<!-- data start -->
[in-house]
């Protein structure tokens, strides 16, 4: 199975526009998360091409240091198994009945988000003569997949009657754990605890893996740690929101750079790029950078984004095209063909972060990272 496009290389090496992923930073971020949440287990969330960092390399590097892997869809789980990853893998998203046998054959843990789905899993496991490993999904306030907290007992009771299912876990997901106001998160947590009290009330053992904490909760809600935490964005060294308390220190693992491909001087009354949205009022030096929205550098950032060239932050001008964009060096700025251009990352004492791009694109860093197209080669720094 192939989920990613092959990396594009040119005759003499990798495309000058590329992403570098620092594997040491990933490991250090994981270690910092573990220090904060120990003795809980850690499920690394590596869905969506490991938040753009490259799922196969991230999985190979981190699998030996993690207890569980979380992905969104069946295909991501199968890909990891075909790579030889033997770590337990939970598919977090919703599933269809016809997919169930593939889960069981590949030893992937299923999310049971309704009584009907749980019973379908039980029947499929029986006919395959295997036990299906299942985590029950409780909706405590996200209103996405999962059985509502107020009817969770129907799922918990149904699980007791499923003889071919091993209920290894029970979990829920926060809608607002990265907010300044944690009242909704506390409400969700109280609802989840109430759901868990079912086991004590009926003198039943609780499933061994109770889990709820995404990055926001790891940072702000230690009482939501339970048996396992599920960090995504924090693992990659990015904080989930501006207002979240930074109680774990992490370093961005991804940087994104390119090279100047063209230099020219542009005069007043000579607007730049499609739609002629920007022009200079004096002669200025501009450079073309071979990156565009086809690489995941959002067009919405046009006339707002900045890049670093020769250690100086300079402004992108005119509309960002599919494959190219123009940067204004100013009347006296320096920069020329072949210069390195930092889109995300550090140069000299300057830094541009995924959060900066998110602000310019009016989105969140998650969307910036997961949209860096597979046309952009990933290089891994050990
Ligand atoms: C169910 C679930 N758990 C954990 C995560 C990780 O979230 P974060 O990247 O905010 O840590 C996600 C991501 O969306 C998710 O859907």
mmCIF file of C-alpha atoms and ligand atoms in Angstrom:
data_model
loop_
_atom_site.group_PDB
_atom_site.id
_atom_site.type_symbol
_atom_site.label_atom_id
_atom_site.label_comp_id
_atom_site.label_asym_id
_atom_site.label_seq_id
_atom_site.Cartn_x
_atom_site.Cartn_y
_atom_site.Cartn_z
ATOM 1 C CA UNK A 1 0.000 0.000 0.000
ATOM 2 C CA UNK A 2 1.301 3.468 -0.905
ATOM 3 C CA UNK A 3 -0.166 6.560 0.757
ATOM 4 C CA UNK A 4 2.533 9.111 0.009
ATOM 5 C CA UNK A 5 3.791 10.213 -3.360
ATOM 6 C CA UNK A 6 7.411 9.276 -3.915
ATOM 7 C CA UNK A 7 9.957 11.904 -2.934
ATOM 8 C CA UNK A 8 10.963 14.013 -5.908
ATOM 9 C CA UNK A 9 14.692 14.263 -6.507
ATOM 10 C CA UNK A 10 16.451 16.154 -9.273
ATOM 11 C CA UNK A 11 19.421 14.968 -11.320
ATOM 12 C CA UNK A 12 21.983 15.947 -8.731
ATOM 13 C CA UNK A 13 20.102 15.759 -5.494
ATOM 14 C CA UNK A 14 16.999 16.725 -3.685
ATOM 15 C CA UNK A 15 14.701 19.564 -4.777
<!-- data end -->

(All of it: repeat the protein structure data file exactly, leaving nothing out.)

[in-house]
């Protein structure tokens, strides 16, 4: 199975526009998360091409240091198994009945988000003569997949009657754990605890893996740690929101750079790029950078984004095209063909972060990272 496009290389090496992923930073971020949440287990969330960092390399590097892997869809789980990853893998998203046998054959843990789905899993496991490993999904306030907290007992009771299912876990997901106001998160947590009290009330053992904490909760809600935490964005060294308390220190693992491909001087009354949205009022030096929205550098950032060239932050001008964009060096700025251009990352004492791009694109860093197209080669720094 192939989920990613092959990396594009040119005759003499990798495309000058590329992403570098620092594997040491990933490991250090994981270690910092573990220090904060120990003795809980850690499920690394590596869905969506490991938040753009490259799922196969991230999985190979981190699998030996993690207890569980979380992905969104069946295909991501199968890909990891075909790579030889033997770590337990939970598919977090919703599933269809016809997919169930593939889960069981590949030893992937299923999310049971309704009584009907749980019973379908039980029947499929029986006919395959295997036990299906299942985590029950409780909706405590996200209103996405999962059985509502107020009817969770129907799922918990149904699980007791499923003889071919091993209920290894029970979990829920926060809608607002990265907010300044944690009242909704506390409400969700109280609802989840109430759901868990079912086991004590009926003198039943609780499933061994109770889990709820995404990055926001790891940072702000230690009482939501339970048996396992599920960090995504924090693992990659990015904080989930501006207002979240930074109680774990992490370093961005991804940087994104390119090279100047063209230099020219542009005069007043000579607007730049499609739609002629920007022009200079004096002669200025501009450079073309071979990156565009086809690489995941959002067009919405046009006339707002900045890049670093020769250690100086300079402004992108005119509309960002599919494959190219123009940067204004100013009347006296320096920069020329072949210069390195930092889109995300550090140069000299300057830094541009995924959060900066998110602000310019009016989105969140998650969307910036997961949209860096597979046309952009990933290089891994050990
Ligand atoms: C169910 C679930 N758990 C954990 C995560 C990780 O979230 P974060 O990247 O905010 O840590 C996600 C991501 O969306 C998710 O859907």
mmCIF file of C-alpha atoms and ligand atoms in Angstrom:
data_model
loop_
_atom_site.group_PDB
_atom_site.id
_atom_site.type_symbol
_atom_site.label_atom_id
_atom_site.label_comp_id
_atom_site.label_asym_id
_atom_site.label_seq_id
_atom_site.Cartn_x
_atom_site.Cartn_y
_atom_site.Cartn_z
ATOM 1 C CA UNK A 1 0.000 0.000 0.000
ATOM 2 C CA UNK A 2 1.301 3.468 -0.905
ATOM 3 C CA UNK A 3 -0.166 6.560 0.757
ATOM 4 C CA UNK A 4 2.533 9.111 0.009
ATOM 5 C CA UNK A 5 3.791 10.213 -3.360
ATOM 6 C CA UNK A 6 7.411 9.276 -3.915
ATOM 7 C CA UNK A 7 9.957 11.904 -2.934
ATOM 8 C CA UNK A 8 10.963 14.013 -5.908
ATOM 9 C CA UNK A 9 14.692 14.263 -6.507
ATOM 10 C CA UNK A 10 16.451 16.154 -9.273
ATOM 11 C CA UNK A 11 19.421 14.968 -11.320
ATOM 12 C CA UNK A 12 21.983 15.947 -8.731
ATOM 13 C CA UNK A 13 20.102 15.759 -5.494
ATOM 14 C CA UNK A 14 16.999 16.725 -3.685
ATOM 15 C CA UNK A 15 14.701 19.564 -4.777